Specialty Food Magazine

Spring 2020

Specialty Food Magazine is the leading publication for retailers, manufacturers and foodservice professionals in the specialty food trade. It provides news, trends and business-building insights that help readers keep their businesses competitive.

Issue link: https://www.e-digitaleditions.com/i/1220124

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Page 39 of 75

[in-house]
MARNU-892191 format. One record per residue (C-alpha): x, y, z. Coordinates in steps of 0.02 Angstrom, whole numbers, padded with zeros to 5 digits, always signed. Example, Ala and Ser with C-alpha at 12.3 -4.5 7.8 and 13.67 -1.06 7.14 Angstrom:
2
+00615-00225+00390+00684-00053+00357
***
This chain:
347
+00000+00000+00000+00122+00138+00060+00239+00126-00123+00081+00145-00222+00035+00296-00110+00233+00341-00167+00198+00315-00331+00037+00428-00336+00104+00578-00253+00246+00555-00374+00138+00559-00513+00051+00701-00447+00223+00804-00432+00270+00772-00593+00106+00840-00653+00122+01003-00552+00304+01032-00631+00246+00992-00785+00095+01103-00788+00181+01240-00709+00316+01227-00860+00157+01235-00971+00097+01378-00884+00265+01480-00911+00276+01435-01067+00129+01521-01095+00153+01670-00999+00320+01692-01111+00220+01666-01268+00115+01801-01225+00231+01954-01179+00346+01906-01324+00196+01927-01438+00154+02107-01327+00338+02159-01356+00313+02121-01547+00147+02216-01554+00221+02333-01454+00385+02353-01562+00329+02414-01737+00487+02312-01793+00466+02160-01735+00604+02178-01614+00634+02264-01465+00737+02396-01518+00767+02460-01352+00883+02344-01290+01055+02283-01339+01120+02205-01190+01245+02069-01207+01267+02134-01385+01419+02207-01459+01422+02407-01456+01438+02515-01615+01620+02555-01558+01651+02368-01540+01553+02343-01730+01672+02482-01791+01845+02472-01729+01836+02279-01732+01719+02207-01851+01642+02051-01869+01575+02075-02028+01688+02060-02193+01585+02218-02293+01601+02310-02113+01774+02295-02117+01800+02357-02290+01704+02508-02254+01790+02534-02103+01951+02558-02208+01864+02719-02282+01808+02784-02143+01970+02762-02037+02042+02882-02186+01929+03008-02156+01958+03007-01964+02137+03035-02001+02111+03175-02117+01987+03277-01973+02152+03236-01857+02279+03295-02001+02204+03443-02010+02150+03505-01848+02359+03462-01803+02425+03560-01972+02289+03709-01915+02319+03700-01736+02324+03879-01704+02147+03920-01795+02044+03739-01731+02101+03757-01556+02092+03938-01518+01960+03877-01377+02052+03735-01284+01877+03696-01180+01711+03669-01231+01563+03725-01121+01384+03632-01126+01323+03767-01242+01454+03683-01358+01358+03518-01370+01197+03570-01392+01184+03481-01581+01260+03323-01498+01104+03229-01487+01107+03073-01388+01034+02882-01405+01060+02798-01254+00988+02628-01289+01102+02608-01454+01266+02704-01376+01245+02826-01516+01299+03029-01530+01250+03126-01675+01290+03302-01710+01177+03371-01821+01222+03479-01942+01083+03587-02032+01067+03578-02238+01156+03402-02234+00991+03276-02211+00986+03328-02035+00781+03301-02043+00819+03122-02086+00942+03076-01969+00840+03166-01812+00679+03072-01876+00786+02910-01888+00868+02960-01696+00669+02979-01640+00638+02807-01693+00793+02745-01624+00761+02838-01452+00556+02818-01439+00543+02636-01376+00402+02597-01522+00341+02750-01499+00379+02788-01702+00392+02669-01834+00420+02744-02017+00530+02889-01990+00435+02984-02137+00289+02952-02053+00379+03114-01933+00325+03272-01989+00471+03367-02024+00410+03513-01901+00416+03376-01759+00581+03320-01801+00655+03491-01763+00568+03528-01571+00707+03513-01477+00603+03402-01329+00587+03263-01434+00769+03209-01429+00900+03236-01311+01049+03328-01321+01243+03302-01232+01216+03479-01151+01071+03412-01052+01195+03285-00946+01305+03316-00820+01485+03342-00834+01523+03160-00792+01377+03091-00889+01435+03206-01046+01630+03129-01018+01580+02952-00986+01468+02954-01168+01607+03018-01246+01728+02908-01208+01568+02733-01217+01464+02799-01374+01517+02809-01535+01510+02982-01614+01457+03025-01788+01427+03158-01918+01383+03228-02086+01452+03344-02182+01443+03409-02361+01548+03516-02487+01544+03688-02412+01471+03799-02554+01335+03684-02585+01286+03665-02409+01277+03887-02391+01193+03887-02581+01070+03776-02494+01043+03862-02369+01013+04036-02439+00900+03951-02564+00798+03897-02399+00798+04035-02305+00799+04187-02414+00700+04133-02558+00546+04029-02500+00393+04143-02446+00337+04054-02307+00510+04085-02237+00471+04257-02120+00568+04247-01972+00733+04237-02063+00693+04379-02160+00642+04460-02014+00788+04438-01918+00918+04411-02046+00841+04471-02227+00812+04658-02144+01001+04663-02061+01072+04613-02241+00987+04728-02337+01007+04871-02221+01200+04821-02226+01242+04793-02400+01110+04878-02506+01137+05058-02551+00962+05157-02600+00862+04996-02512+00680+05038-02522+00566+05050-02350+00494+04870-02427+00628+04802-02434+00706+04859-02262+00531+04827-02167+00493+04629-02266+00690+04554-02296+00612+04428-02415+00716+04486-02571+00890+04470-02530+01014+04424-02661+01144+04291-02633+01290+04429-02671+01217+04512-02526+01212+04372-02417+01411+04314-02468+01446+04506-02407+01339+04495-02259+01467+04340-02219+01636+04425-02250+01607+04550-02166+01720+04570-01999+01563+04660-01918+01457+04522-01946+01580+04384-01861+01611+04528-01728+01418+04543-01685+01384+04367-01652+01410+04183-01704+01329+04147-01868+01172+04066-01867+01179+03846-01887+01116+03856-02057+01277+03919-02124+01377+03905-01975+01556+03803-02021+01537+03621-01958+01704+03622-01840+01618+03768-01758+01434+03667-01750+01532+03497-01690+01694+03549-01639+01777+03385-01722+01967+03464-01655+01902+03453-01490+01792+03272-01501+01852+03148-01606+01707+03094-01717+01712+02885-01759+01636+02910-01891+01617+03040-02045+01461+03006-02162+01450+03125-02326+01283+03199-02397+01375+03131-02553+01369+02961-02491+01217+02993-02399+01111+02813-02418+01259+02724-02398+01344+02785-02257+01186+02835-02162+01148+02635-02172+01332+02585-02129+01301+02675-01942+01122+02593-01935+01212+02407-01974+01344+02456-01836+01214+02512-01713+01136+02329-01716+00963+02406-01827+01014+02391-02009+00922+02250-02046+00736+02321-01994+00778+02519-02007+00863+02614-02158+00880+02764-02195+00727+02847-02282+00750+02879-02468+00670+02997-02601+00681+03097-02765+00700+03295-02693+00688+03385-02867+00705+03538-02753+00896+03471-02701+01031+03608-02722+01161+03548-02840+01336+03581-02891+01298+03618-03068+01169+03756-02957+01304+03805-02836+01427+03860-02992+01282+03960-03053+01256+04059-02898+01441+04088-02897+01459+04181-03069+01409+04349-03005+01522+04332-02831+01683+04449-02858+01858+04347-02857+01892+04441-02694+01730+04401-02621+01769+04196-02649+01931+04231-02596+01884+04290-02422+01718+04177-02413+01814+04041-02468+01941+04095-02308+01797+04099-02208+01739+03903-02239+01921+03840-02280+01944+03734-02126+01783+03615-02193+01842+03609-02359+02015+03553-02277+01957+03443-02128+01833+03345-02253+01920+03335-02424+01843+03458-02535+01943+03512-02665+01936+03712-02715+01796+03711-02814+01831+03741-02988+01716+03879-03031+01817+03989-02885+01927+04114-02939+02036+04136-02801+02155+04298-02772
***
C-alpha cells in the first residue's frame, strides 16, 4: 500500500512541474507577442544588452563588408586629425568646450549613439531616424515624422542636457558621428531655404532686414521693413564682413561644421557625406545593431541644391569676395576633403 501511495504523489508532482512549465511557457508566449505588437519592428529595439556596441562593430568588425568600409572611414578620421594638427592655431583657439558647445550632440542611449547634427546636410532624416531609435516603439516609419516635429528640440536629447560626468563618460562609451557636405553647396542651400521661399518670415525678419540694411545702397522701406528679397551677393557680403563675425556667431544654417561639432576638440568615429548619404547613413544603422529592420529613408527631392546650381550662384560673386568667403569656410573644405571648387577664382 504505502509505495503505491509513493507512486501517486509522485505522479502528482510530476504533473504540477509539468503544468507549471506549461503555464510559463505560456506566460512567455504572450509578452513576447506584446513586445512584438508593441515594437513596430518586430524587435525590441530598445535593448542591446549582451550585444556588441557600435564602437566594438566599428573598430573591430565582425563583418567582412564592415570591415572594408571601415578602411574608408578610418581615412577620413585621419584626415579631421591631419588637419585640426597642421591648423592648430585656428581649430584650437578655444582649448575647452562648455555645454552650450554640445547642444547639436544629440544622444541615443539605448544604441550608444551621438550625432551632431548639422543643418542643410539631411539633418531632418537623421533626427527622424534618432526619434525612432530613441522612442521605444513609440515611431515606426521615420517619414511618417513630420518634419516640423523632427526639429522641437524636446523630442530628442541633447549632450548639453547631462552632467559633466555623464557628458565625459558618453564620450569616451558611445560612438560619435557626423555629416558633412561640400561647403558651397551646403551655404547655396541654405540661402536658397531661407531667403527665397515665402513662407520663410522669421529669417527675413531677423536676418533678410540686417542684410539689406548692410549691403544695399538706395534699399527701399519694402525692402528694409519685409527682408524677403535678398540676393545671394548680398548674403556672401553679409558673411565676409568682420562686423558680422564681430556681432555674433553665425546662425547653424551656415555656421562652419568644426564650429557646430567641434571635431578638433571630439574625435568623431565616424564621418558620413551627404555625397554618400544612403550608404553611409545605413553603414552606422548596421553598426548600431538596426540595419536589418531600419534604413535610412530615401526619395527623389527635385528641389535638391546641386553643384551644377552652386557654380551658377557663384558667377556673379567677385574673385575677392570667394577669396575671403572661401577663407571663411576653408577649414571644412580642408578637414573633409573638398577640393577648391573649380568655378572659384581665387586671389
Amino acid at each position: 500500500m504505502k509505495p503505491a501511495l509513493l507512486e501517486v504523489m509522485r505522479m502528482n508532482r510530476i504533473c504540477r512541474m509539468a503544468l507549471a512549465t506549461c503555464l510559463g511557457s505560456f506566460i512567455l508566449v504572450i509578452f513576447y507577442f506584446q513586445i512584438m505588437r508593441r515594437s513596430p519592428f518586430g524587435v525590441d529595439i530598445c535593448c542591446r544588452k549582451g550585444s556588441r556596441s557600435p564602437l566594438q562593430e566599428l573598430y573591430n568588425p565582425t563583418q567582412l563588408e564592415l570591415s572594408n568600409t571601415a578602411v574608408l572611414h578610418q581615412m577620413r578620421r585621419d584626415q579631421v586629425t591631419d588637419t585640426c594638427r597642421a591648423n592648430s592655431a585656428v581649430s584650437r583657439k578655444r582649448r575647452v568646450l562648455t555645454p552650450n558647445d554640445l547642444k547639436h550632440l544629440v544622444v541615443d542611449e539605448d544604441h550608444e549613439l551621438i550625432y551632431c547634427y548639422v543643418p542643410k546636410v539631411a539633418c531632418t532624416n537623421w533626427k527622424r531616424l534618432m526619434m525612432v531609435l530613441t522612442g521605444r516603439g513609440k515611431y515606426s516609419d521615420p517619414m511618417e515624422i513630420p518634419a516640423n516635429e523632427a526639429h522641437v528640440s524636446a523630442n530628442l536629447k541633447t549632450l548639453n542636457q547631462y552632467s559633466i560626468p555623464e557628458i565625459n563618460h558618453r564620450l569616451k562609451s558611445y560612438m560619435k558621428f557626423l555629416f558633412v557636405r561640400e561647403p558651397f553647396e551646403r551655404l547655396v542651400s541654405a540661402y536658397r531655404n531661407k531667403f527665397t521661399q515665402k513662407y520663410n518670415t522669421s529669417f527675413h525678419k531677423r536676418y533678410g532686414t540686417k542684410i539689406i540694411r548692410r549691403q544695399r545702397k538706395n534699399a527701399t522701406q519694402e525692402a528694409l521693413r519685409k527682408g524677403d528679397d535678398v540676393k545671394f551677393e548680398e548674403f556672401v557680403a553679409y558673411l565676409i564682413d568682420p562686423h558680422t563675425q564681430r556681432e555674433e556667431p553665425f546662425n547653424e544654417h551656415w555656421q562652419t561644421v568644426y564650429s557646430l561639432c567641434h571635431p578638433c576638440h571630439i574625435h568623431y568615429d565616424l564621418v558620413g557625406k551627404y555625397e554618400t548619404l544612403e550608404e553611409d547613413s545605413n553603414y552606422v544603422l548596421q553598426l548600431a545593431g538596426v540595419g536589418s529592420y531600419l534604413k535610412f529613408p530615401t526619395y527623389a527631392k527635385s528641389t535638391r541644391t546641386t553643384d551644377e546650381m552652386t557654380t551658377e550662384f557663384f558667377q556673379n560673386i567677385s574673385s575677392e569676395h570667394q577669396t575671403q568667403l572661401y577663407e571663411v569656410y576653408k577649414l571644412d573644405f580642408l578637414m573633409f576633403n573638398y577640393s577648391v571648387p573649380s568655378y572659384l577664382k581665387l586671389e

SPRING 2020 37 5 Provide opportunities for education and growth. Invest in your employees' professional growth by helping them build skills or deepen their cheese knowledge. Some stores organize field trips to local dairy farms or creameries; others bring vendors into the stores for staff education. Di Bruno sponsors selected employees who want to try for the American Cheese Society Certified Cheese Professional credential, providing extra mentoring and help with related expenses. For small companies that aren't adding stores, carving paths for advancement for valued employees can be tricky. At Venissimo, a longtime employee who had sensed customer interest in classes suggested growing that side of the business. The employee developed and now oversees the company's Academy of Cheese. Frieze also hopes to make use of another employee's culinary skills to build her offsite catering business. 3 Be flexible. People expect competitive pay, of course, but money isn't always what seals the deal. For some—especially students, people with young children, or those who have to work multiple jobs—a flexible schedule is like gold. If you can promise someone Sundays off or no early-morning shifts, that may be more valuable than higher pay. "What I think attracts people is good hours: not too early and not too late," says Gina Frieze, proprietor of four Venissimo stores in the San Diego area. "We're very flexible and word gets around about that. We don't have strict dress codes. We work with people on their schedule if they're going to school or want to hold two jobs." It also pays to think creatively about where applicants might fit in your organization, beyond the position they applied for. "Our recruiter tries to think about what role they might be best in," says Virginia Sheetz, human resources director for Di Bruno Bros. in Philadelphia. "If you apply for cashier but you have the potential to work behind the counter, we'll consider you for that." 4 Get creative with benefits. Not every employer can afford to offer healthcare coverage. But can you offer a free or subsidized meal for each shift worked? Can you subsidize a worker's commute? Venissimo staffers can take any of the store's cheese classes for free and bring a guest. Installing a point-of- sale system that prompts customers to leave tips can also boost a clerk's take- home pay significantly. "When a monger spends 30 minutes with somebody, that person is very willing to offer a tip," reports Frieze. At Venissimo shops, tips are shared among all who worked on a given day. "I'm surprised how much that has added," she says. When you can't offer a higher wage, think about what you can do. Frieze says her employees really appreciate that she encourages them to work occasionally in her other stores, to get exposure to different cheeses, shoppers, and management styles.

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